Inspiring Locations for the Aspiring Minimalist
The world is hectic right now. It’s fast-moving, it’s swirling with information and events, it’s swept along by a quickening pace that quickens your pulse. The colours are bright, the noises are loud, and we are surrounded. Sometimes, you just need less.
Minimalist interiors might be considered modern, but I consider them something of an antidote to modern life. Their clean lines and uncluttered spaces provide a much-needed contrast to the demands of a hectic world. If you feel squashed out of shape by the pressures of a world that doesn’t switch off, think about making your home somewhere where you at least can do so. Here are three simple tips to get you started on your minimalist adventure:
- Have a Clear Out
Studies have shown that the more you surround yourself with things and the more clutter you embrace, the more chaotic you’ll feel. The catharsis of clearing your desk at the end of a work day, stacking your papers neatly and arranging your stationery, is not to be underestimated. The same principle can be extended to your home. Clear surfaces and an absence of unnecessary trinkets are the interior design equivalent of mindfulness. There’s a reason Marie Kondo’s book ‘The Magical Art of Tidying’ is a bestseller. Kondo advocates getting rid of anything in your home that doesn’t bring you joy, and promises you’ll feel lighter and happier afterwards. It’s a modern reworking of William Morris’ age-old adage of not possessing anything that isn’t either beautiful or useful, and it’s appealing to a whole new generation. So, before you start trying to tackle a minimalist look, make sure that you have a clear out and get rid of all of those little bits and bobs you don’t like or never use.
- Know When To Stop
There’s nothing boring about minimalism. It’s an absolute art. To be able to say stop, that’s enough, to step back and appreciate an empty space without an overwhelming desire to fill it up again, to create beauty and calm. Don’t feel that because you’ve got rid of a load of your old stuff that you didn’t like, you need to rush out and buy a load of stuff that you do. Appreciate the blank space you’ve created. Minimalism can make just one perfect piece stand out, no longer lost in clutter and chaos. The books in this amazing house in East London become works of art, a design library. I can imagine myself curled up in a chair in that room, thumbing through a classic and just switching off from the roar of the outside world.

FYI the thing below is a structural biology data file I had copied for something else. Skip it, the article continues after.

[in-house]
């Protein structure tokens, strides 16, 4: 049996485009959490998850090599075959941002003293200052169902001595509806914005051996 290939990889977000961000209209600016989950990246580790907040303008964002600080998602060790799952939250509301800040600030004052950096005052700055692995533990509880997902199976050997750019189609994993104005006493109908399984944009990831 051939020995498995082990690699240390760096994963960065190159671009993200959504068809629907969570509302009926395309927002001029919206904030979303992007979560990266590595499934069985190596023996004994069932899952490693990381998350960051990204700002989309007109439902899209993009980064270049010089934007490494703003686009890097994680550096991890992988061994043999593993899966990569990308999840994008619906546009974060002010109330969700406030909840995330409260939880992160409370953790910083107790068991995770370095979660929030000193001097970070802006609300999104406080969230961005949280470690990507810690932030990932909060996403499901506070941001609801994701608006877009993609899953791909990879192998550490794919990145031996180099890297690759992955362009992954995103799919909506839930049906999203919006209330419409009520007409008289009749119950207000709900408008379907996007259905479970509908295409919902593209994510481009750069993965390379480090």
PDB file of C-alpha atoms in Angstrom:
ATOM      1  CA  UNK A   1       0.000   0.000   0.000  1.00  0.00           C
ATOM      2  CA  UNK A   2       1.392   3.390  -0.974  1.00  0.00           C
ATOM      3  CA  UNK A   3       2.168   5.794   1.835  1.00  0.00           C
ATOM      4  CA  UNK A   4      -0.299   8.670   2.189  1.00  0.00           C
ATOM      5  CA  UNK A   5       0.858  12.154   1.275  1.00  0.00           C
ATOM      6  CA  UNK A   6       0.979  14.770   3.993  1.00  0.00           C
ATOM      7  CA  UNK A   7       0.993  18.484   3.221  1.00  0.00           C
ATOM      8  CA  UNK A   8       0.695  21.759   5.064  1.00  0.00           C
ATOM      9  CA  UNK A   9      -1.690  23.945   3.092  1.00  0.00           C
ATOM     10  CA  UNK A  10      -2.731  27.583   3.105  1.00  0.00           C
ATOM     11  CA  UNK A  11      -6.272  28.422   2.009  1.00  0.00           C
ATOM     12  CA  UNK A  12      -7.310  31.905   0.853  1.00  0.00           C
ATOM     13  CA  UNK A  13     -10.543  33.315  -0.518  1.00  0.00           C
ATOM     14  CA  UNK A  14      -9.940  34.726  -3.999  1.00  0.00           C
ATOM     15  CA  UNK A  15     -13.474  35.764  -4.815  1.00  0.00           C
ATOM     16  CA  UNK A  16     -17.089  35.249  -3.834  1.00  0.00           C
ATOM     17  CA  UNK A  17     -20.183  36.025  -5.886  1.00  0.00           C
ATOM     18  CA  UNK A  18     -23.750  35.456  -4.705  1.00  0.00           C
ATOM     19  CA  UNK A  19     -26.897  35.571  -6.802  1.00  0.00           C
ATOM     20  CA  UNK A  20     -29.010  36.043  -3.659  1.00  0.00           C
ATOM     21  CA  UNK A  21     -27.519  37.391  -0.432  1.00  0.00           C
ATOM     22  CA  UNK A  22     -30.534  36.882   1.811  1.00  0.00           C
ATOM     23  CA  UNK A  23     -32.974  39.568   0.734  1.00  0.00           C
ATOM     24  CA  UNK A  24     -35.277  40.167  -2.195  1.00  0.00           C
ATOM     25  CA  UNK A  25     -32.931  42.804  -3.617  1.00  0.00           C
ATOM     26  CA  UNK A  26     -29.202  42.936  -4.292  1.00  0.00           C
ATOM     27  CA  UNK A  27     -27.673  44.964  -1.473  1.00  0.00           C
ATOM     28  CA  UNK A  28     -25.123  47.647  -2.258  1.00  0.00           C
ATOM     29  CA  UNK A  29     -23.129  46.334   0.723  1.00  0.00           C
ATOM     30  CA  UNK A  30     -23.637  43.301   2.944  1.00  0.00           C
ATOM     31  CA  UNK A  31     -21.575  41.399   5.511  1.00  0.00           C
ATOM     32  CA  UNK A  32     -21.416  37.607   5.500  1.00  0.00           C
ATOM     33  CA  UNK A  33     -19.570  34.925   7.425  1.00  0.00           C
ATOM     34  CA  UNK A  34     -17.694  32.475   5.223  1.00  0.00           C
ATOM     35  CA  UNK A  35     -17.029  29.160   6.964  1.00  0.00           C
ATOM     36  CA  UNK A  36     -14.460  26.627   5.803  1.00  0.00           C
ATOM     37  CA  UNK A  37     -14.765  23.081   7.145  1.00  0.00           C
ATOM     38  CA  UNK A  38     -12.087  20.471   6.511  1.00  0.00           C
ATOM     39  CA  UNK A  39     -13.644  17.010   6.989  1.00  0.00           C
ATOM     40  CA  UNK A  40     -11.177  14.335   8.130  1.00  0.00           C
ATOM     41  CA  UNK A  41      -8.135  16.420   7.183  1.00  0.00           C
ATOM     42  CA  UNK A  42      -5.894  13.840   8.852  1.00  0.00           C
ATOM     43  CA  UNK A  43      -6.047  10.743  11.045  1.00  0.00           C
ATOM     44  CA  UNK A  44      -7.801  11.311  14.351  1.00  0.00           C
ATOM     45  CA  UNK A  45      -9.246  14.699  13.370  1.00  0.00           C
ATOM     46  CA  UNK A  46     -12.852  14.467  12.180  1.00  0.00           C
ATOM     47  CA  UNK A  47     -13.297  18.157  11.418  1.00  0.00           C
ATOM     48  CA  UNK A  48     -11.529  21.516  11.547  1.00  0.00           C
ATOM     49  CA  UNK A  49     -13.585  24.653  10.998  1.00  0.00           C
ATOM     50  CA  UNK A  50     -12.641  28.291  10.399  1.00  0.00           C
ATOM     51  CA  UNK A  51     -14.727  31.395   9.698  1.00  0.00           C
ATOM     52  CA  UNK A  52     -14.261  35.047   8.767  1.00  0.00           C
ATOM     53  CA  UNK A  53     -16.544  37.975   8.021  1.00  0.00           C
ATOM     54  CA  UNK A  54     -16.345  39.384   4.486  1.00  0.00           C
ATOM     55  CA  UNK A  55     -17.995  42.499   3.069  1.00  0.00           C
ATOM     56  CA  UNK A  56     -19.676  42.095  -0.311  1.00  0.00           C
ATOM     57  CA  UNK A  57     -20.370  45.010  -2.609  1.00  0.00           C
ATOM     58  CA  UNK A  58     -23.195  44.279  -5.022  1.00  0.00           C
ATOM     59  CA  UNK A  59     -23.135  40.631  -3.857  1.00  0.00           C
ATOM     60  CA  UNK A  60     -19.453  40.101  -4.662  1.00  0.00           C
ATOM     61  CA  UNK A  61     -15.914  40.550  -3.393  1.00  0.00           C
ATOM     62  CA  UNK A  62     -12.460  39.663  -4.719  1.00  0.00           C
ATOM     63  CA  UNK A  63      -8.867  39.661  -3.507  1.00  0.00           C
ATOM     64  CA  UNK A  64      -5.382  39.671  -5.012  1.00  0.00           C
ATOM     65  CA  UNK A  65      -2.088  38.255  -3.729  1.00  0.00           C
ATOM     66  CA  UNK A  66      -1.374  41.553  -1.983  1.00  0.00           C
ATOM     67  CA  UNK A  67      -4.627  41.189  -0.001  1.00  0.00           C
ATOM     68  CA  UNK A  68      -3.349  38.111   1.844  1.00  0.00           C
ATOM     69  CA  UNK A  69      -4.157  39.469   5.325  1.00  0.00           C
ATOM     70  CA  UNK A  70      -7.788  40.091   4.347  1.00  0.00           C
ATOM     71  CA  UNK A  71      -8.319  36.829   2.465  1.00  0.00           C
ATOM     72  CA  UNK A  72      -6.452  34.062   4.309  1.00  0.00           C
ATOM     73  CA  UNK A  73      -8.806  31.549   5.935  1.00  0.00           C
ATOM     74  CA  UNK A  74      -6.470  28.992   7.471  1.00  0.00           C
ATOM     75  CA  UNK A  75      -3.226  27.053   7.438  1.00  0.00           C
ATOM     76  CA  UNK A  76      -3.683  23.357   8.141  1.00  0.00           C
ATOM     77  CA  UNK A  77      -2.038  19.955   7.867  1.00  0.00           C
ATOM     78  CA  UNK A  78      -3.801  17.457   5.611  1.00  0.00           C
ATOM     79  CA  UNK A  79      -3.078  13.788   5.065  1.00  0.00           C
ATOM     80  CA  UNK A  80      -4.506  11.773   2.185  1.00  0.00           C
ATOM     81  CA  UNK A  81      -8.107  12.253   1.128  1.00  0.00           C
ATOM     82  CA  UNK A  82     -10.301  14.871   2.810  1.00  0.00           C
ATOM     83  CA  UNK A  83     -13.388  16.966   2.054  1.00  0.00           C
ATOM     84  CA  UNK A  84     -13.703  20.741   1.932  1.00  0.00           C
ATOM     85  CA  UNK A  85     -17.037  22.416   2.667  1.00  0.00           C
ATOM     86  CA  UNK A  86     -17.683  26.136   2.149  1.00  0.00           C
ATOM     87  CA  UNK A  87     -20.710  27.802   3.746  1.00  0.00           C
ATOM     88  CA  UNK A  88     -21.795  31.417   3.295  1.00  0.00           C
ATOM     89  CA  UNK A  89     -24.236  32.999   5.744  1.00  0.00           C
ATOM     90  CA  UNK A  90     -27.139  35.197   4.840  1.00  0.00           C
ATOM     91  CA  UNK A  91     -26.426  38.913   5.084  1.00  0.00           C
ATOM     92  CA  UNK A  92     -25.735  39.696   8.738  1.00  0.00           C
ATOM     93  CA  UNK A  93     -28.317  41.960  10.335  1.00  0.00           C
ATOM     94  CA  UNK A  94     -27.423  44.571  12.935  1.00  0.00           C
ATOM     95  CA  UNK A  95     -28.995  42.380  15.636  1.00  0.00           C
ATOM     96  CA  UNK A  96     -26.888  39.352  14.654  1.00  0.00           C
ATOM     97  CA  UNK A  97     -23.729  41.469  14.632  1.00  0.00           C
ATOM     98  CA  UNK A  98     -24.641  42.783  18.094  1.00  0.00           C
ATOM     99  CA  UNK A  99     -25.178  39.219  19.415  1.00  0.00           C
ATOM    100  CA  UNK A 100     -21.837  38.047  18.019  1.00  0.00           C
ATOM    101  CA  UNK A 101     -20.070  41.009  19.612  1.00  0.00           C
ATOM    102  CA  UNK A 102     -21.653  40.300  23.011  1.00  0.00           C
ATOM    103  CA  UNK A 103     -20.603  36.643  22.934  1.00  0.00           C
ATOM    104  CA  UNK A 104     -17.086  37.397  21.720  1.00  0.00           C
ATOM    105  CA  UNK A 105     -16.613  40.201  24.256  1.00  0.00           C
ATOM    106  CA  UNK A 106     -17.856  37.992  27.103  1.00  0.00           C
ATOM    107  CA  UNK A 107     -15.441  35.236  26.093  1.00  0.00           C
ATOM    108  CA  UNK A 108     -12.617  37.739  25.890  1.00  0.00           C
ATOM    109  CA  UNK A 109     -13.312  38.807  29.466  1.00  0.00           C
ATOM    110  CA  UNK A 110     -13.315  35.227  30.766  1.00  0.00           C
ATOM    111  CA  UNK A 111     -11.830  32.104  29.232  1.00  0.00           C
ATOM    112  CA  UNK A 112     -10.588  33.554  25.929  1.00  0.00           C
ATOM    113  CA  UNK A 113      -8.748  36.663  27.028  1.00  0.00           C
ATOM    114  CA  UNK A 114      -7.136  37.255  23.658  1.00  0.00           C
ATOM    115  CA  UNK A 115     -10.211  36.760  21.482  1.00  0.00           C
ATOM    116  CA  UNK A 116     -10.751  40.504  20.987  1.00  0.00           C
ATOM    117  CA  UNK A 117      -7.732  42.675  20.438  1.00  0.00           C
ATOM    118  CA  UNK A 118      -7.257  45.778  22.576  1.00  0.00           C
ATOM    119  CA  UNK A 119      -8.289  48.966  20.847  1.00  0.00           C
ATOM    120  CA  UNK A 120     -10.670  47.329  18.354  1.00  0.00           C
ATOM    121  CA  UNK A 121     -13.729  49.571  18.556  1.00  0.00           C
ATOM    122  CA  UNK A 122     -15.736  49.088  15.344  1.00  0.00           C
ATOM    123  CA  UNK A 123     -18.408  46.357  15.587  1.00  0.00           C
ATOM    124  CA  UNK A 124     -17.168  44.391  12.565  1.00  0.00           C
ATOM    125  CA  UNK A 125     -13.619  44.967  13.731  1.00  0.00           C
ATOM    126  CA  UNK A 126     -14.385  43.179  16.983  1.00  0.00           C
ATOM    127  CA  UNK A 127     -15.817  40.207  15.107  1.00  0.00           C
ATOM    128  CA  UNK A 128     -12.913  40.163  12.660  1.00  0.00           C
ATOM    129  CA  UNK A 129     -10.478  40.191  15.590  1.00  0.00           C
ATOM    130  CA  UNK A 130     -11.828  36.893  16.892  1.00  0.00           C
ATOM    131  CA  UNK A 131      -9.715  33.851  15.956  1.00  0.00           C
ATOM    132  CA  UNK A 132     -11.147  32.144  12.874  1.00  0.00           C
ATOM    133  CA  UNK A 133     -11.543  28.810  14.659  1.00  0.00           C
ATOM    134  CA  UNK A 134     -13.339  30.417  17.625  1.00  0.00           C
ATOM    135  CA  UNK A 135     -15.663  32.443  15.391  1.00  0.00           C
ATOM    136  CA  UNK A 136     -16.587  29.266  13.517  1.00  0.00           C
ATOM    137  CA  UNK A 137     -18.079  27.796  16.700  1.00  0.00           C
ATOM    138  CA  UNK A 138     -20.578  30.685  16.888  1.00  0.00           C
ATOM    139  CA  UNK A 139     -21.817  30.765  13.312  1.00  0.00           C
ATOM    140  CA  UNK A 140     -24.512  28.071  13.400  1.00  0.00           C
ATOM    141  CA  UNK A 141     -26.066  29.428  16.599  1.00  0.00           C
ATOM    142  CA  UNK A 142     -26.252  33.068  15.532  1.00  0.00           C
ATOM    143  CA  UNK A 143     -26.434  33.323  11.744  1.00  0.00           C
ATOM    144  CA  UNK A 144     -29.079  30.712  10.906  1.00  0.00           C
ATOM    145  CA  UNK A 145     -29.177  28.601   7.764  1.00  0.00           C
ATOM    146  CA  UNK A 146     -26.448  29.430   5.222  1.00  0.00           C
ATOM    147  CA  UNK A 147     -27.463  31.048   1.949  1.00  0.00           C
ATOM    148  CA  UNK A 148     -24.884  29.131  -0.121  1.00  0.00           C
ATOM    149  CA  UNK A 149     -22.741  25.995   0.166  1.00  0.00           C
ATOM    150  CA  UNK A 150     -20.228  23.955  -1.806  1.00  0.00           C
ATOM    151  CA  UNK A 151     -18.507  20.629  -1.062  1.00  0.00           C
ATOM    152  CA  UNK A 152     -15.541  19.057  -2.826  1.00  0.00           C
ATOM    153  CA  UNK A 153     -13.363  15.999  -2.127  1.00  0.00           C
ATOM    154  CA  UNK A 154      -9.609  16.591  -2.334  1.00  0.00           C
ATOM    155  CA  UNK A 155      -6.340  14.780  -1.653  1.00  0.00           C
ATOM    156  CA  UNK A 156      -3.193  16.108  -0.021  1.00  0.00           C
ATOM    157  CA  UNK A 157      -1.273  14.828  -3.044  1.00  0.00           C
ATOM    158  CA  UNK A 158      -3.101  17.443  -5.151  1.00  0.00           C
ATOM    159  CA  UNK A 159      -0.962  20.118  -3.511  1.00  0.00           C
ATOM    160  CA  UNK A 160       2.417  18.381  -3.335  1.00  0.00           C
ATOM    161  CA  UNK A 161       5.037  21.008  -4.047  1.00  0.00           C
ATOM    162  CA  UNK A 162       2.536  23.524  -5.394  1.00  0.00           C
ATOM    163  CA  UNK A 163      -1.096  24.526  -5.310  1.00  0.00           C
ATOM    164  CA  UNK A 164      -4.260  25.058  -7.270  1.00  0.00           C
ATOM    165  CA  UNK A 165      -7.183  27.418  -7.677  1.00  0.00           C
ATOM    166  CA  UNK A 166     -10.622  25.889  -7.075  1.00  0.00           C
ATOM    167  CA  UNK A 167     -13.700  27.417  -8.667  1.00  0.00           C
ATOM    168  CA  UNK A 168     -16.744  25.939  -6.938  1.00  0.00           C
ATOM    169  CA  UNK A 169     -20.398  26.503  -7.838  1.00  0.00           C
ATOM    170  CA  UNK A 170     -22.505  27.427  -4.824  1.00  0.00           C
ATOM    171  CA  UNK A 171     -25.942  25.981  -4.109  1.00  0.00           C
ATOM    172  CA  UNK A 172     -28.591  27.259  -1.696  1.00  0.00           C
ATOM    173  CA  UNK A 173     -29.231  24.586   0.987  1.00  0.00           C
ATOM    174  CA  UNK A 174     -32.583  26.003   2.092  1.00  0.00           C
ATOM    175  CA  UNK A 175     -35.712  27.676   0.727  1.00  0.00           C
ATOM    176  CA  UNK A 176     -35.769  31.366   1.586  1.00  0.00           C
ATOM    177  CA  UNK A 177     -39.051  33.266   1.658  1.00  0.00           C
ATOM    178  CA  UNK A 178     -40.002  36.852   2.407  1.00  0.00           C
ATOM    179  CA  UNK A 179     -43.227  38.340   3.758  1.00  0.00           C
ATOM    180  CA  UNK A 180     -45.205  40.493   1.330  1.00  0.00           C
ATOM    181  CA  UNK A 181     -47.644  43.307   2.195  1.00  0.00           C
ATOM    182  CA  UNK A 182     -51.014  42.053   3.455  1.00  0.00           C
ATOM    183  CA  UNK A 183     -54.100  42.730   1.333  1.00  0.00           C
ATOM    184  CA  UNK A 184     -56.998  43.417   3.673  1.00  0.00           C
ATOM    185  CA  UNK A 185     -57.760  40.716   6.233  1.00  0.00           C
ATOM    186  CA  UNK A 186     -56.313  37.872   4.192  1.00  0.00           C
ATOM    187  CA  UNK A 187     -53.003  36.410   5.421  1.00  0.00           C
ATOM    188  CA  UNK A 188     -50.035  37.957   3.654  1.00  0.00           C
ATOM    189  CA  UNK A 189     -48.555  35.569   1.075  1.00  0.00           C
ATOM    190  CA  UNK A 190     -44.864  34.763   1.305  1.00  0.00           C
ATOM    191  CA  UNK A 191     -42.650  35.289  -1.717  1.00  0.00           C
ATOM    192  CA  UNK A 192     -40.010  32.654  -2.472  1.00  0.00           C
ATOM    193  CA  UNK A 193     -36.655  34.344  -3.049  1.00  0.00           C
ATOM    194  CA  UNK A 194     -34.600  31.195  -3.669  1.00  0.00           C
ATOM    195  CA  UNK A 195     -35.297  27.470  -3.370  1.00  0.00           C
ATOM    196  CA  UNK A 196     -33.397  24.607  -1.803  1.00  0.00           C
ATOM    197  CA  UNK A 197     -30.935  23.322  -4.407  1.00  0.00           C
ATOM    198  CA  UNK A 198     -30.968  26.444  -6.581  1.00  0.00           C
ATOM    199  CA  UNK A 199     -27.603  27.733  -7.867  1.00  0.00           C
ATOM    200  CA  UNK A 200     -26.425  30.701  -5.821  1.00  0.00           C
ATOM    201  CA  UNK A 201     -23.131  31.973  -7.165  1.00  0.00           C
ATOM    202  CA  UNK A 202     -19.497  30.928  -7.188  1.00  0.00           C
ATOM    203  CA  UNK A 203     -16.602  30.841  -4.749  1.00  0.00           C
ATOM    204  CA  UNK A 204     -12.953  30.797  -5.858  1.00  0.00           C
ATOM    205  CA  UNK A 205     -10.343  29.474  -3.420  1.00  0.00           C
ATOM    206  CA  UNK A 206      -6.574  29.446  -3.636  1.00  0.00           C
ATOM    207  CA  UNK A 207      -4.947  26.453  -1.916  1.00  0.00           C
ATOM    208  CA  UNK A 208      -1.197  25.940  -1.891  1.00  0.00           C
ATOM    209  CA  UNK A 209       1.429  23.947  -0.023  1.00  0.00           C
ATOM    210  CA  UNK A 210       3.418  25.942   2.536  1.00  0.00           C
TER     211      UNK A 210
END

- Embrace colour – really!
Minimalism doesn’t mean you lose colour. It’s not a draining away of bold hues, but often a focus upon them. The orange of this sofa and the edgy, striking black of the wood burning stove absolutely sing in contrast to their gentler surroundings. Colour becomes something so much more when it’s allowed to stand out rather than fighting for attention. Choose one or two statement pieces and pare everything else back. It doesn’t have to be as large as a sofa – a painting or a vase can provide an impact against a calming white background.
Minimalist interiors are the perfect remedy to this turbulent, confusing, messy modern world. They might not be for everyone, but I defy anyone not to feel just that little bit calmer after looking at them. Now, imagine living in one and get on with that clear-out…
Image credits go to 1st Option – London location agency